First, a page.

From Issue 61: Going It Alone by Natalie Dembinska

Recently, I decided to embrace my best life, stop putting things off and live my dream: I decided to finally become a recluse. Admittedly, there aren’t seven or so former husbands to support the dream, which also means that my Zsa Zsa Gabor necklace of past engagement rings will probably never materialise now, but I’m going for it.

I have not been the beneficiary of a lottery windfall either, or a surprise inheritance from some distant relative I never knew existed, so sipping martinis at breakfast while I wander round my garden dressed in a mumu, checking for diamonds in the dog shit (as I’m convinced one of the mongrels swallowed a ring the night before) is not yet a reality. But I feel that, to achieve what I call grand recluse status and be deemed truly worthy of the title, one must put in hours of training, much like the karate kid did in The Karate Kid. So I have started training now. I’d like to reach these wafty heights before the menopause hits. Which I fear could happen earlier than I think. I’ve never believed in good things coming to those who wait, so I’ve decided to grab life by the balls. Should you like to join me on this journey of self-discovery and shunning of humanity, here are my tips for living life as your best reclusive self.

Move

Not just house. But town. One that’s smaller than the one you currently live in. A sort of reverse migration, if you will – a backwards Dick Whittington. You want to move to a place where the streets are not paved with gold but strewn with trash and maybe needles, somewhere where the population of vermin outnumbers humans. Obviously, this place will be described as “up and coming” and “hip” by the Sunday supplements and will be populated with people hell-bent on gentrification. This is ideal, as you now have a ready-made excuse for not leaving the house and socialising with anyone ever, allowing you to indulge in your favourite pastime of pouring scorn on strangers from the comfort of your sofa. Should you need to add fuel to the fire of your disdain, searching the hashtag of your new hometown on Instagram is an excellent source of inspiration. It allows you to indulge in all the glorious sights of your new location without setting foot outdoors. As Belinda Carlisle once sang, heaven is a place on earth.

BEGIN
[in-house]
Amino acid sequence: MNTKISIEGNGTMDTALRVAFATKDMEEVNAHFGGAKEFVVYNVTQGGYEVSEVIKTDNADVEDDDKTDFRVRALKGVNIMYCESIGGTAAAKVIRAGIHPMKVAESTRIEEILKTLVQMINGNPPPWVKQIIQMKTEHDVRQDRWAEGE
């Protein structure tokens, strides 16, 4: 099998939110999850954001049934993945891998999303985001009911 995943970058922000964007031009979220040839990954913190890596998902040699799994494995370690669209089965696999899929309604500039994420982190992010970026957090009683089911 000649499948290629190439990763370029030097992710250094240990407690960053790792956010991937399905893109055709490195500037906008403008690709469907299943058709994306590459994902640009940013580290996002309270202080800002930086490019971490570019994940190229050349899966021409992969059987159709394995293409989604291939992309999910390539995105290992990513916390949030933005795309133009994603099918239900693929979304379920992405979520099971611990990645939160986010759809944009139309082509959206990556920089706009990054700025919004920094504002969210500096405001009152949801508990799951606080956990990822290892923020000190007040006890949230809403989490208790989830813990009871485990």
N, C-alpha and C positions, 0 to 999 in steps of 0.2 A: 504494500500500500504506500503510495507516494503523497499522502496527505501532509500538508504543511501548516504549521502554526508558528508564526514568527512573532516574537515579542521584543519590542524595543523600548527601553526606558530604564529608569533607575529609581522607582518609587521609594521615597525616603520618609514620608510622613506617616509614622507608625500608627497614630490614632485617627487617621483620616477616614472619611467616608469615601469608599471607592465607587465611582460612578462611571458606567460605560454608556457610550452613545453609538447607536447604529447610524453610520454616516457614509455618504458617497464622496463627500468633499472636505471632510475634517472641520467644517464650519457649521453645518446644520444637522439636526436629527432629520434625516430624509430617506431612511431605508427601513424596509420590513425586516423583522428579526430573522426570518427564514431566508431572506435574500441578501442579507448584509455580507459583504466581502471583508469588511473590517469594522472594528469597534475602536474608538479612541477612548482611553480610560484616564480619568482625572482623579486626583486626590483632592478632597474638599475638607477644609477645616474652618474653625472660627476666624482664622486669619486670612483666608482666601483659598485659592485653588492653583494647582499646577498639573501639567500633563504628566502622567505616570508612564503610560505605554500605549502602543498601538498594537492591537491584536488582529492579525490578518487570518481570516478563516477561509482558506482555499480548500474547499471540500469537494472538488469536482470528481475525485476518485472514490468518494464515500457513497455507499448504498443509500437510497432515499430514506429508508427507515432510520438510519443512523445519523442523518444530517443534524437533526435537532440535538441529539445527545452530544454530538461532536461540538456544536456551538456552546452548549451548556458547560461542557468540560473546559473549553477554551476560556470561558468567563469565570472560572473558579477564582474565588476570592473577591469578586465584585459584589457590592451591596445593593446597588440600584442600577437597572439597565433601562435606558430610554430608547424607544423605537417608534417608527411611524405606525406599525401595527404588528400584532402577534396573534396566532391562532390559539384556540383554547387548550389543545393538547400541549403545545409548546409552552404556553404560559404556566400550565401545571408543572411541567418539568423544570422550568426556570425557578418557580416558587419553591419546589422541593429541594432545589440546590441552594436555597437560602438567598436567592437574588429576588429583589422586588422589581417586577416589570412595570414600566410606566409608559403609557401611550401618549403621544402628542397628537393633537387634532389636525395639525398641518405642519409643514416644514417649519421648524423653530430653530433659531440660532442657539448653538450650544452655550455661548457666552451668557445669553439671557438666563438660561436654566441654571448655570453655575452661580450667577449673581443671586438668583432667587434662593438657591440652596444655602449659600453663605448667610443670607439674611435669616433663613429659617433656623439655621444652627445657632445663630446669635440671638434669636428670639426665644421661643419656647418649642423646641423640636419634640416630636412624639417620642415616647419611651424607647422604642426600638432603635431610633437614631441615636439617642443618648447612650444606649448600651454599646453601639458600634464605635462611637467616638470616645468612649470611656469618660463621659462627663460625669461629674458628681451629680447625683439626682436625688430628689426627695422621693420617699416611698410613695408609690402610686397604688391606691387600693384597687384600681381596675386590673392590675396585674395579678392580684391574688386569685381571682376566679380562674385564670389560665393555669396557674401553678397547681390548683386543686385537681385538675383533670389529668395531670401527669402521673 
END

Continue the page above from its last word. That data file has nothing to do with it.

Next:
Facebook

Get off it. It’s boring. And let’s be honest, who cares? The woman in Starbucks spelled your name correctly on your tall decaf double-shot soy latte? Whoop, smiley face from me. She spelled it wrong? Boo, angry face. Whatever. But thank you for letting me know, number 217 of my close personal friends, who chooses to update me on the minutiae of your existence. I don’t need to know that you are safe when a terrorist decides to drive into a bus stop. If you weren’t and you mattered, eventually someone would call inviting me to attend your funeral, memorial service or whatever, which I wouldn’t, because I don’t leave the house. Instead, I’d burn some sage, or whatever just happened to have died on my balcony, and cleanse my home of your dead spirit while listening to Cher and weeping with wonder at the beauty of her voice and lyricism. She was right. Baby, save up all your tears. You might need them someday. When they start to fall, I won’t wipe them away. Though, in that equation, I probably should have been the first to go. But then, it’s not like I can wipe them away now, so it kind of makes sense.

Status update: I cleaned the grouting round my bathroom tiles with a toothbrush the other day, and built an Ikea shelving unit. Not that you’ll ever know about it. Thumbs up for me.

Online shopping

The worldwide web is your oyster. Ocado is key. For that matter, so is anything that can deliver food, water, loo roll, suppositories – don’t laugh, constipation is real, it could happen to you, too – to your home at an appointed hour. Maybe not one of the local takeouts serviced by Just Eat, though: deep-fried pigeon in two-month-old oil really isn’t a delicacy. Your dealer, only on special occasions, when you’re feeling brave, as they tend not to come inside to deliver. Plus, is taking a pill shaped like, say, Darth Vader or Trump really that good an idea when you’re home alone? Not that I would know, I’m not brave enough to text the guy and ask him to bring one over.